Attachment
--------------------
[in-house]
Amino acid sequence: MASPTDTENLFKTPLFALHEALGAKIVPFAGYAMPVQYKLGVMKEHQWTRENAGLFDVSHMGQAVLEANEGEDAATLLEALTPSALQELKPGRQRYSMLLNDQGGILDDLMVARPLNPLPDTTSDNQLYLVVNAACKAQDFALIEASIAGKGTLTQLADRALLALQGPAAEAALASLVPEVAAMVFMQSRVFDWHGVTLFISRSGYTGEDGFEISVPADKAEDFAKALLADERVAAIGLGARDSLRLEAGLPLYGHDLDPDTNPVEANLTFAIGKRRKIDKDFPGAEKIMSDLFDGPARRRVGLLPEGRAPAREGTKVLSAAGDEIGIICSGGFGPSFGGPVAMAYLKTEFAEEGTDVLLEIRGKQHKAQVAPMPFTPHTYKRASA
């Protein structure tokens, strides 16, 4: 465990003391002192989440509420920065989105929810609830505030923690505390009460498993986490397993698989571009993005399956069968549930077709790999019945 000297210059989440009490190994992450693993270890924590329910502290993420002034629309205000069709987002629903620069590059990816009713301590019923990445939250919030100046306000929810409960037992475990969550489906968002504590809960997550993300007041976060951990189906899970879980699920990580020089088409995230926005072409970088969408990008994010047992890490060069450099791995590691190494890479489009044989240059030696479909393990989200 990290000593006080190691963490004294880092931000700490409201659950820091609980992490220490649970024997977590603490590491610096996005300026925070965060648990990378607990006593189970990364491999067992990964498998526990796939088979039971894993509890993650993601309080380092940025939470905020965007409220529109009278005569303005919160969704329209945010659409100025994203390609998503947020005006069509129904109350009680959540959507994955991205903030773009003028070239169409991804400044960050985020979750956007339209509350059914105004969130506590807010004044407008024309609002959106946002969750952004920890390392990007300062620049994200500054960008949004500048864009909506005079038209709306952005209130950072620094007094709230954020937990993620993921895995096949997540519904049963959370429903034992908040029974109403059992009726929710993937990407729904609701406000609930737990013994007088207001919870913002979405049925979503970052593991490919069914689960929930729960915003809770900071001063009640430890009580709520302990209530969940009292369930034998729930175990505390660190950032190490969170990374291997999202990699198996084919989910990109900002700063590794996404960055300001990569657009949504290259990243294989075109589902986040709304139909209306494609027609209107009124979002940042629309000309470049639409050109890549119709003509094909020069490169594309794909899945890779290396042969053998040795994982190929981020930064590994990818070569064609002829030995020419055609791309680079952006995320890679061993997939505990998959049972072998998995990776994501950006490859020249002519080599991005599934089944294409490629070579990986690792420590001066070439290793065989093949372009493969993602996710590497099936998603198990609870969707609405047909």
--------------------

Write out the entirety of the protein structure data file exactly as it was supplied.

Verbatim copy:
[in-house]
Amino acid sequence: MASPTDTENLFKTPLFALHEALGAKIVPFAGYAMPVQYKLGVMKEHQWTRENAGLFDVSHMGQAVLEANEGEDAATLLEALTPSALQELKPGRQRYSMLLNDQGGILDDLMVARPLNPLPDTTSDNQLYLVVNAACKAQDFALIEASIAGKGTLTQLADRALLALQGPAAEAALASLVPEVAAMVFMQSRVFDWHGVTLFISRSGYTGEDGFEISVPADKAEDFAKALLADERVAAIGLGARDSLRLEAGLPLYGHDLDPDTNPVEANLTFAIGKRRKIDKDFPGAEKIMSDLFDGPARRRVGLLPEGRAPAREGTKVLSAAGDEIGIICSGGFGPSFGGPVAMAYLKTEFAEEGTDVLLEIRGKQHKAQVAPMPFTPHTYKRASA
């Protein structure tokens, strides 16, 4: 465990003391002192989440509420920065989105929810609830505030923690505390009460498993986490397993698989571009993005399956069968549930077709790999019945 000297210059989440009490190994992450693993270890924590329910502290993420002034629309205000069709987002629903620069590059990816009713301590019923990445939250919030100046306000929810409960037992475990969550489906968002504590809960997550993300007041976060951990189906899970879980699920990580020089088409995230926005072409970088969408990008994010047992890490060069450099791995590691190494890479489009044989240059030696479909393990989200 990290000593006080190691963490004294880092931000700490409201659950820091609980992490220490649970024997977590603490590491610096996005300026925070965060648990990378607990006593189970990364491999067992990964498998526990796939088979039971894993509890993650993601309080380092940025939470905020965007409220529109009278005569303005919160969704329209945010659409100025994203390609998503947020005006069509129904109350009680959540959507994955991205903030773009003028070239169409991804400044960050985020979750956007339209509350059914105004969130506590807010004044407008024309609002959106946002969750952004920890390392990007300062620049994200500054960008949004500048864009909506005079038209709306952005209130950072620094007094709230954020937990993620993921895995096949997540519904049963959370429903034992908040029974109403059992009726929710993937990407729904609701406000609930737990013994007088207001919870913002979405049925979503970052593991490919069914689960929930729960915003809770900071001063009640430890009580709520302990209530969940009292369930034998729930175990505390660190950032190490969170990374291997999202990699198996084919989910990109900002700063590794996404960055300001990569657009949504290259990243294989075109589902986040709304139909209306494609027609209107009124979002940042629309000309470049639409050109890549119709003509094909020069490169594309794909899945890779290396042969053998040795994982190929981020930064590994990818070569064609002829030995020419055609791309680079952006995320890679061993997939505990998959049972072998998995990776994501950006490859020249002519080599991005599934089944294409490629070579990986690792420590001066070439290793065989093949372009493969993602996710590497099936998603198990609870969707609405047909």